Google+
Close

How to Save the Newspaper Industry



Text  



When I bought my latest Metrocard – the semi-disposable fare card for the New York City transit system — I was surprised to see the usual blue-on-yellow color scheme replaced by green-on-yellow. A holdover from St. Patrick’s Day, perhaps? No such luck. Turning the card over, I learned that my daily commute is helping to save the earth from destruction: “Every full rail car keeps 75 to 125 cars off the road.”

In other words, if you imagine an alternative universe in which New York has the same population crammed into the same area, and every one of them, including schoolchildren and just-off-the-boat immigrants, drives a car (and has never thought of, say, taking the bus), and the city is covered several layers thick with highways to accommodate them all, then a subway system does indeed save energy and reduce greenhouse emissions in comparison. By the same token, I save a bundle of money every month by not having a swimming pool and a staff of servants. Compare reality with science fiction and you can prove anything you want.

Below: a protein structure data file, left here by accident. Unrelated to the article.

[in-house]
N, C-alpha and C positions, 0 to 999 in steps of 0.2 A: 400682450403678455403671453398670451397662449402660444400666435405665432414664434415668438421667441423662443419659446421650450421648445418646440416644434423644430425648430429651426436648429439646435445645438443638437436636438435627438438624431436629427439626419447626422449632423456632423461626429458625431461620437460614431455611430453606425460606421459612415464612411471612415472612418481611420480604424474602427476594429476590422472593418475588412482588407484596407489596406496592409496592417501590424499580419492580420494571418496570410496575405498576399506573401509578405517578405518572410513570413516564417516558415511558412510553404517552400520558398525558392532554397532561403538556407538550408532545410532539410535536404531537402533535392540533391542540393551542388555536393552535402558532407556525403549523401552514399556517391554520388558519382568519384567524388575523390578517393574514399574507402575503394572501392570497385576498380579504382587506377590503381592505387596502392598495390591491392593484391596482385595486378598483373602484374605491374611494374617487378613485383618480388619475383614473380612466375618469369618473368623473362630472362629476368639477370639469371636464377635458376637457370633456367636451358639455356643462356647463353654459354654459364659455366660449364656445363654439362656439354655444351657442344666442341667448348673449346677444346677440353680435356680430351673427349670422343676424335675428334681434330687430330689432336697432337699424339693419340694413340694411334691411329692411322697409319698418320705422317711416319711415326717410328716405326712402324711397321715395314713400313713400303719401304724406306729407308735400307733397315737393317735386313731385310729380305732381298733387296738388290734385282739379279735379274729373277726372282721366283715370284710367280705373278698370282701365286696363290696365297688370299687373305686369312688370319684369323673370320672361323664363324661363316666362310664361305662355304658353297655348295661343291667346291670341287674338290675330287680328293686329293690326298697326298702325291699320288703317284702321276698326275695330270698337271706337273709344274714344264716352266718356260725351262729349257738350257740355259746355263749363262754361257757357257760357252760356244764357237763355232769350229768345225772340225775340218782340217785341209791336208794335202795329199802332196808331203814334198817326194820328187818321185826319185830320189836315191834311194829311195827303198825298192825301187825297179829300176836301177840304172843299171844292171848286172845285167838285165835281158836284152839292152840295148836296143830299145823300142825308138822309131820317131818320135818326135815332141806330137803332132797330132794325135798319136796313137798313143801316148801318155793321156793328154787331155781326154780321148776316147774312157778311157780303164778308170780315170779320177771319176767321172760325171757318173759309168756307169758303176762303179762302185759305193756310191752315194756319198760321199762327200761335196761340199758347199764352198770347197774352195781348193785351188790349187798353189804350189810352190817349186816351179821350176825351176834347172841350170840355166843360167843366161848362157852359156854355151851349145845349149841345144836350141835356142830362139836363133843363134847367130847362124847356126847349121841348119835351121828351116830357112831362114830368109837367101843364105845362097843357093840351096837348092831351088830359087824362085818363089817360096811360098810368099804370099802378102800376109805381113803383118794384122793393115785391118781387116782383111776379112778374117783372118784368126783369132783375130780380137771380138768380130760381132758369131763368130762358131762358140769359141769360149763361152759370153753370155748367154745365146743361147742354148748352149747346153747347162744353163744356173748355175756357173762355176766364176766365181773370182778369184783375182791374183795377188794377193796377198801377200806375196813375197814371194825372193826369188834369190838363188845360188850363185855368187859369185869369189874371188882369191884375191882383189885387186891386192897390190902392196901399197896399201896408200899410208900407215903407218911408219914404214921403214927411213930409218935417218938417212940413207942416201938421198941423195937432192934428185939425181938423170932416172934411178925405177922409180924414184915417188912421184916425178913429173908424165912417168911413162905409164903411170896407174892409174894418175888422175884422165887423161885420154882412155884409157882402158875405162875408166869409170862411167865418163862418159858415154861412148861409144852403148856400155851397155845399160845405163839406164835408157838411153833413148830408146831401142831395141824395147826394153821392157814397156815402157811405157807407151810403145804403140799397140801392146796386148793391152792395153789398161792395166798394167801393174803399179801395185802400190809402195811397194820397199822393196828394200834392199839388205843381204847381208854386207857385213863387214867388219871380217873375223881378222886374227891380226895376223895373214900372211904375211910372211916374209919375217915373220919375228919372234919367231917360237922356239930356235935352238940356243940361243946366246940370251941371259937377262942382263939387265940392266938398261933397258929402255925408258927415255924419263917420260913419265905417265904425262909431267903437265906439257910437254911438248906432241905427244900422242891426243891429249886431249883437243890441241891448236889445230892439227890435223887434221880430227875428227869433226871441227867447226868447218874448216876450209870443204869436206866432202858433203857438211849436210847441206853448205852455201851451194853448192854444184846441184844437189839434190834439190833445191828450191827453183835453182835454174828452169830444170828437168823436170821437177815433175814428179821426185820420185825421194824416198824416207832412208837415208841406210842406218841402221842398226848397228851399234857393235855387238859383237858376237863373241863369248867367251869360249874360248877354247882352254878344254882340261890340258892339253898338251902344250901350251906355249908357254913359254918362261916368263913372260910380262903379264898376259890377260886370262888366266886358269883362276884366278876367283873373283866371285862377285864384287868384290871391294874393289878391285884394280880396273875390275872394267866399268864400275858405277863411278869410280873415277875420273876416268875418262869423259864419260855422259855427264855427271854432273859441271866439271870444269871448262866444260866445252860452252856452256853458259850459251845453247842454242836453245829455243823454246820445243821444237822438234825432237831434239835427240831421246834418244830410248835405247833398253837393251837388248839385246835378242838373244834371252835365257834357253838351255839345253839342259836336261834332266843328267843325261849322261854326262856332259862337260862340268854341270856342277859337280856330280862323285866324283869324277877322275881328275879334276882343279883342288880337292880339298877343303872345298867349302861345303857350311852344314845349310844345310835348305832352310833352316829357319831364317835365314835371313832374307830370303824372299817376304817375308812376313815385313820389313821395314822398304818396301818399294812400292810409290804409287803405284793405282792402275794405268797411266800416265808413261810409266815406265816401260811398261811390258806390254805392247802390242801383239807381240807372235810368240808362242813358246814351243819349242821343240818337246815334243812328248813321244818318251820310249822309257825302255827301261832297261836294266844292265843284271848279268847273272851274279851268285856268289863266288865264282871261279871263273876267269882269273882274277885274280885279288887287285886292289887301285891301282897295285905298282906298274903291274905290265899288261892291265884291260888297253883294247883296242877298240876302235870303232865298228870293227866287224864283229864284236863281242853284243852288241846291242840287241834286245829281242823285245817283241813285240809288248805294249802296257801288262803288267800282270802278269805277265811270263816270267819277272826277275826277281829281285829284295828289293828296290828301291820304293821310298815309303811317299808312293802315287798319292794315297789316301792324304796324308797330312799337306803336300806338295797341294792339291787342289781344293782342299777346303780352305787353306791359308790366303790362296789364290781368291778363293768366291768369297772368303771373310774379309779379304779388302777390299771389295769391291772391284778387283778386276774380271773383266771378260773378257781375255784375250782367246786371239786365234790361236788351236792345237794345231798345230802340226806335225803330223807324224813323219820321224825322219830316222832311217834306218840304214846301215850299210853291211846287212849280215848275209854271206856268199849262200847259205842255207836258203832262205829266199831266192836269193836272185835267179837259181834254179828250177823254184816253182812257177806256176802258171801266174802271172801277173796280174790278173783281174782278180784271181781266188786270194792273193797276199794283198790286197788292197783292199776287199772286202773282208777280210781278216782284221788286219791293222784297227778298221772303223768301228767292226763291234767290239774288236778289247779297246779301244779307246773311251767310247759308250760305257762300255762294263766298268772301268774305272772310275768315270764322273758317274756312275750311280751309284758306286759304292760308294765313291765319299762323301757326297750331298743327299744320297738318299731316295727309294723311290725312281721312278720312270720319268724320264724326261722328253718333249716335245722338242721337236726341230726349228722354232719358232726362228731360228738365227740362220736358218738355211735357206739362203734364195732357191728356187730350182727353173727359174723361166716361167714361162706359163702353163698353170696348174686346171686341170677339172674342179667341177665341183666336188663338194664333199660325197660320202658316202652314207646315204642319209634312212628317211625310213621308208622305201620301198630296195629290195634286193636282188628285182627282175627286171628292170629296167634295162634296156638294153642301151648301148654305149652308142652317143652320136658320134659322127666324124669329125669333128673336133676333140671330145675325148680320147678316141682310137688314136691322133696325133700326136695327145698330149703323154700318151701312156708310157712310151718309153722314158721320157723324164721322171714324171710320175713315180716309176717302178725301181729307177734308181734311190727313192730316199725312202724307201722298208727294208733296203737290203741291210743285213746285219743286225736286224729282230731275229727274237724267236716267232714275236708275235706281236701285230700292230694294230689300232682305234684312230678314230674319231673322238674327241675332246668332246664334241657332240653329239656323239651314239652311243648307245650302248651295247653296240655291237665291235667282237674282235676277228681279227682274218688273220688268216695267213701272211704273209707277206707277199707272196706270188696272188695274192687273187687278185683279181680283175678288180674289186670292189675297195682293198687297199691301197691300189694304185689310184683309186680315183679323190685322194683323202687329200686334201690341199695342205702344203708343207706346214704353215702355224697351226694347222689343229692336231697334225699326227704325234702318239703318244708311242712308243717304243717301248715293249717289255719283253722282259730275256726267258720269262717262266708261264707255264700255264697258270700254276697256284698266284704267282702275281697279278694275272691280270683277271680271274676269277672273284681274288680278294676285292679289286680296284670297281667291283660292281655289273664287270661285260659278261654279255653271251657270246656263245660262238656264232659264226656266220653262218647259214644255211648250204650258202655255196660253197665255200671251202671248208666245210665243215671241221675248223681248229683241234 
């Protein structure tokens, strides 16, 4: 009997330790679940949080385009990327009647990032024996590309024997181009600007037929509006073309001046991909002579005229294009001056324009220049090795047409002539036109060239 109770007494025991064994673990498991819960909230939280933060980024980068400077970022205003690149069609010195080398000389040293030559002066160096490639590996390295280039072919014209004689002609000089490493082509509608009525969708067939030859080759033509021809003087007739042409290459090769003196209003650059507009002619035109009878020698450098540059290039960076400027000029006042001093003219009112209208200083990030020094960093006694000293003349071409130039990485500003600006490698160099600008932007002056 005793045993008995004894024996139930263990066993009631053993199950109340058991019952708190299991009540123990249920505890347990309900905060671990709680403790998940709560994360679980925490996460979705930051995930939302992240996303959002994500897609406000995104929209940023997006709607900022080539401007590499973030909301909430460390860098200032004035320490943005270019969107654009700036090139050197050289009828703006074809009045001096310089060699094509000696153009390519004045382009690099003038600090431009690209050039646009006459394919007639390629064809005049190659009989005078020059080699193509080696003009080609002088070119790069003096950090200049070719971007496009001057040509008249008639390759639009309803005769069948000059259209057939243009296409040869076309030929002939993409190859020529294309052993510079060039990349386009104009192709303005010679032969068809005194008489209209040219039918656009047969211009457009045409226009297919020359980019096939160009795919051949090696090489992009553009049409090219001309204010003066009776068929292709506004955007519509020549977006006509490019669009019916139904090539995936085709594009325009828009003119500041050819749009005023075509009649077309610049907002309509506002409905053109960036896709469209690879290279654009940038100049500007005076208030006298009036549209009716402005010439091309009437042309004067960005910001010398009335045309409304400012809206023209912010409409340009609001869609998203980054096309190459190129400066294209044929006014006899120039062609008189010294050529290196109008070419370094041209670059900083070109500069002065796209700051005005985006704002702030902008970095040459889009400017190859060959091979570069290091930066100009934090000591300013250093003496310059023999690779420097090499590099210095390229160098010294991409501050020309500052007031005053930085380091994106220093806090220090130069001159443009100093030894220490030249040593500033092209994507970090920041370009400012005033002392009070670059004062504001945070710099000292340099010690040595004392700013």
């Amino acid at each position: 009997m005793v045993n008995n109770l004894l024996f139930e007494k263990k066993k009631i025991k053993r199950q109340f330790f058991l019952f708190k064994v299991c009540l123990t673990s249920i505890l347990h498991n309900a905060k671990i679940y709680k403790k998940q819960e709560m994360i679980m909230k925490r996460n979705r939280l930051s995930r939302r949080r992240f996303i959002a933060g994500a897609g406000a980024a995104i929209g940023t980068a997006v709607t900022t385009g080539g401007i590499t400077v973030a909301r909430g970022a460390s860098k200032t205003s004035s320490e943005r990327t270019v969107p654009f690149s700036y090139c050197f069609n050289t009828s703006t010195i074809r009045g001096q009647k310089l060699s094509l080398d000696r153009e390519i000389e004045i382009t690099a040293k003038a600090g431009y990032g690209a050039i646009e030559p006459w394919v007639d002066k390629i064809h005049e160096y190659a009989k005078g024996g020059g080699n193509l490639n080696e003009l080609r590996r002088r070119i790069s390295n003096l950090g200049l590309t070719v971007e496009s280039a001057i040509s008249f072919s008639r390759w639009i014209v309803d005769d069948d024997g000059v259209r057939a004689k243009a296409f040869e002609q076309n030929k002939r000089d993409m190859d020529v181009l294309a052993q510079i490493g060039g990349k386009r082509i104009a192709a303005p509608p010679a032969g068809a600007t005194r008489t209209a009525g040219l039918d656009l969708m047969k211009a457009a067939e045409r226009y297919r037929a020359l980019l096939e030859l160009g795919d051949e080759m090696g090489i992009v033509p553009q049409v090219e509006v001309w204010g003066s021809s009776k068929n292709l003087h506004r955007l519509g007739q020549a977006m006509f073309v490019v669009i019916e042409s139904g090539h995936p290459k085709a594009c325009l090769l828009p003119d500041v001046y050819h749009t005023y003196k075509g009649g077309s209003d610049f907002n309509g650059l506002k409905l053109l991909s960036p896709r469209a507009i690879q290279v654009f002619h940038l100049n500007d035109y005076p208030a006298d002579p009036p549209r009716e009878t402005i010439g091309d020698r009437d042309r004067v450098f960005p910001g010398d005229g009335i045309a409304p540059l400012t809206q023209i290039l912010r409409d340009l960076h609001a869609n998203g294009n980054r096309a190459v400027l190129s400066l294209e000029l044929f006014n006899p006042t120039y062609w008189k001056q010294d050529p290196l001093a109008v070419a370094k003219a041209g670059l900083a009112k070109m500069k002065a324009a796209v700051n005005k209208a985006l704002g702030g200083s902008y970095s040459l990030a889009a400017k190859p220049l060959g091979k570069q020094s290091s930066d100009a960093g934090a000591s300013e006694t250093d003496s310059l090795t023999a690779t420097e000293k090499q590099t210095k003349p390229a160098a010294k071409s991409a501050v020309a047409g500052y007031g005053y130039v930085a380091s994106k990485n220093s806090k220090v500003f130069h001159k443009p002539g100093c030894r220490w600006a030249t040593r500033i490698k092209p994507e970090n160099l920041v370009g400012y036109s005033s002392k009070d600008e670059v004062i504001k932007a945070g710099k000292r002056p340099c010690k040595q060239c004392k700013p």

There’s nothing terribly wrong with changing the color of the fare cards and quoting a bogus statistic to help New Yorkers – famously deficient in self-regard – feel better about themselves. The trouble comes when greens start taking this sort of reality-vs.-fantasy logic seriously, like reimbursing companies for actions they took more than a decade ago, or clearing a jet-setter’s guilty conscience with “carbon offsets” that usually make no difference or even make things worse. Sure, mass transit is a good thing for any number of reasons. But in a city like New York, which grew up around the subway system, riding the train to work doesn’t “save” anything, since few commuters have ever had any notion of getting to work any other way.

All this brings up the issue of the New York Post that was published last week with green ink on the cover instead of the Post’s usual red. It was a special issue, part of a sponsorship deal, and listed among the issue’s paper-saving green features was “fewer ads.” This is an area in which most of America’s newspapers have been proactively green for at least a decade, and what has our cheapskate nation done for them?  Nothing. Throw in credit for copies not sold because of people reading online, compare the results with an imaginary world in which there is no World Wide Web, and the newspaper industry has probably saved four or five kajillion tons of nasty carbon dioxide by now. So how about a little subsidy, Congress? As long as you’re saving the earth, why not give a dying industry credit for its far-sighted and charitable decision not to adapt to changing times? On top of everything else, this would be the perfect way for Al Gore to make amends to America’s newspapers for inventing the Internet.



Text  


Sign up for free NRO e-mails today:

Subscribe to National Review